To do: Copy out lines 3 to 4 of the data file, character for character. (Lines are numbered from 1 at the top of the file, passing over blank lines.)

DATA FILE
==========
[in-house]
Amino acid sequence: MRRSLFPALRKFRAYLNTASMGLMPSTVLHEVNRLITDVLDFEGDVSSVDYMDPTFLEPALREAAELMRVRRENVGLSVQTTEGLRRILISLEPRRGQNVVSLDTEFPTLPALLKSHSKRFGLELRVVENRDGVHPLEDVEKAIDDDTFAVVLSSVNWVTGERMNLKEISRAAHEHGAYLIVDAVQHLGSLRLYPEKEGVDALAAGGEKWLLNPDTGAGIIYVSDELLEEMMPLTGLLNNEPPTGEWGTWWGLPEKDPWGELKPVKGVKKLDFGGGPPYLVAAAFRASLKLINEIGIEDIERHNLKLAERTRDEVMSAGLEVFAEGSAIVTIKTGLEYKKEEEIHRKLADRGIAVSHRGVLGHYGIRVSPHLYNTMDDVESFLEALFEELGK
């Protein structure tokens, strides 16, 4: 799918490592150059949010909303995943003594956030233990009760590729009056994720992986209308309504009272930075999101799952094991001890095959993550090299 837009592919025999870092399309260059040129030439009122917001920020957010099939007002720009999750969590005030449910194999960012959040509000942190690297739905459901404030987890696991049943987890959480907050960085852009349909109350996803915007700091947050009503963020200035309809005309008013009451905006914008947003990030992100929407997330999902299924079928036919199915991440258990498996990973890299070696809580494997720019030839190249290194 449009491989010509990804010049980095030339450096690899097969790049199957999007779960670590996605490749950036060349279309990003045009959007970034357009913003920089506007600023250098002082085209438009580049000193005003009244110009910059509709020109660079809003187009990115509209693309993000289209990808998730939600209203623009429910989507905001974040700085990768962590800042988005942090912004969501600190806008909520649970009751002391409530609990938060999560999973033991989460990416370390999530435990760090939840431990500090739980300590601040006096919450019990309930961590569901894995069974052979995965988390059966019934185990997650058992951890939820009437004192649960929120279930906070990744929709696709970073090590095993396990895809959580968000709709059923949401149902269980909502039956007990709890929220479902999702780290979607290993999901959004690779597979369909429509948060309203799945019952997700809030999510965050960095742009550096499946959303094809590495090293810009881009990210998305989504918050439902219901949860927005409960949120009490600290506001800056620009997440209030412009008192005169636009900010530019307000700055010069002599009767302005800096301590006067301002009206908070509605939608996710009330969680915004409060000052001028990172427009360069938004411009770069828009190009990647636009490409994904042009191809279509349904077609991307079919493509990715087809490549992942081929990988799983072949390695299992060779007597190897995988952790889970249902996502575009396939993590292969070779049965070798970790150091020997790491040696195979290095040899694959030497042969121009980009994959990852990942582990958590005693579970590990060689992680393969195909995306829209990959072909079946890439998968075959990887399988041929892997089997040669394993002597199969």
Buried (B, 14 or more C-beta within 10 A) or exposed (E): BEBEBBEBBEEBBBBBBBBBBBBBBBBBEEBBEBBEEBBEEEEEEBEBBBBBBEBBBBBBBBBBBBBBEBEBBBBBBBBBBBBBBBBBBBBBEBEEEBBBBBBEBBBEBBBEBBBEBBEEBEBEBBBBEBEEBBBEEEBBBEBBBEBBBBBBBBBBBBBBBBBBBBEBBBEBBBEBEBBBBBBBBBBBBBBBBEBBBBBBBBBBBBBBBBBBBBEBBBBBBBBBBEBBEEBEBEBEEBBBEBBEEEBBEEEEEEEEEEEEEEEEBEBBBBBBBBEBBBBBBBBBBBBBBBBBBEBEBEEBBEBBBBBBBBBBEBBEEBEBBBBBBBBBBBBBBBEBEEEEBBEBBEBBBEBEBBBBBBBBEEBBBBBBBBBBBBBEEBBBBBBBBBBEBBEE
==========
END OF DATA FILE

């Protein structure tokens, strides 16, 4: 799918490592150059949010909303995943003594956030233990009760590729009056994720992986209308309504009272930075999101799952094991001890095959993550090299 837009592919025999870092399309260059040129030439009122917001920020957010099939007002720009999750969590005030449910194999960012959040509000942190690297739905459901404030987890696991049943987890959480907050960085852009349909109350996803915007700091947050009503963020200035309809005309008013009451905006914008947003990030992100929407997330999902299924079928036919199915991440258990498996990973890299070696809580494997720019030839190249290194 449009491989010509990804010049980095030339450096690899097969790049199957999007779960670590996605490749950036060349279309990003045009959007970034357009913003920089506007600023250098002082085209438009580049000193005003009244110009910059509709020109660079809003187009990115509209693309993000289209990808998730939600209203623009429910989507905001974040700085990768962590800042988005942090912004969501600190806008909520649970009751002391409530609990938060999560999973033991989460990416370390999530435990760090939840431990500090739980300590601040006096919450019990309930961590569901894995069974052979995965988390059966019934185990997650058992951890939820009437004192649960929120279930906070990744929709696709970073090590095993396990895809959580968000709709059923949401149902269980909502039956007990709890929220479902999702780290979607290993999901959004690779597979369909429509948060309203799945019952997700809030999510965050960095742009550096499946959303094809590495090293810009881009990210998305989504918050439902219901949860927005409960949120009490600290506001800056620009997440209030412009008192005169636009900010530019307000700055010069002599009767302005800096301590006067301002009206908070509605939608996710009330969680915004409060000052001028990172427009360069938004411009770069828009190009990647636009490409994904042009191809279509349904077609991307079919493509990715087809490549992942081929990988799983072949390695299992060779007597190897995988952790889970249902996502575009396939993590292969070779049965070798970790150091020997790491040696195979290095040899694959030497042969121009980009994959990852990942582990958590005693579970590990060689992680393969195909995306829209990959072909079946890439998968075959990887399988041929892997089997040669394993002597199969």
Buried (B, 14 or more C-beta within 10 A) or exposed (E): BEBEBBEBBEEBBBBBBBBBBBBBBBBBEEBBEBBEEBBEEEEEEBEBBBBBBEBBBBBBBBBBBBBBEBEBBBBBBBBBBBBBBBBBBBBBEBEEEBBBBBBEBBBEBBBEBBBEBBEEBEBEBBBBEBEEBBBEEEBBBEBBBEBBBBBBBBBBBBBBBBBBBBEBBBEBBBEBEBBBBBBBBBBBBBBBBEBBBBBBBBBBBBBBBBBBBBEBBBBBBBBBBEBBEEBEBEBEEBBBEBBEEEBBEEEEEEEEEEEEEEEEBEBBBBBBBBEBBBBBBBBBBBBBBBBBBEBEBEEBBEBBBBBBBBBBEBBEEBEBBBBBBBBBBBBBBBEBEEEEBBEBBEBBBEBEBBBBBBBBEEBBBBBBBBBBBBBEEBBBBBBBBBBEBBEE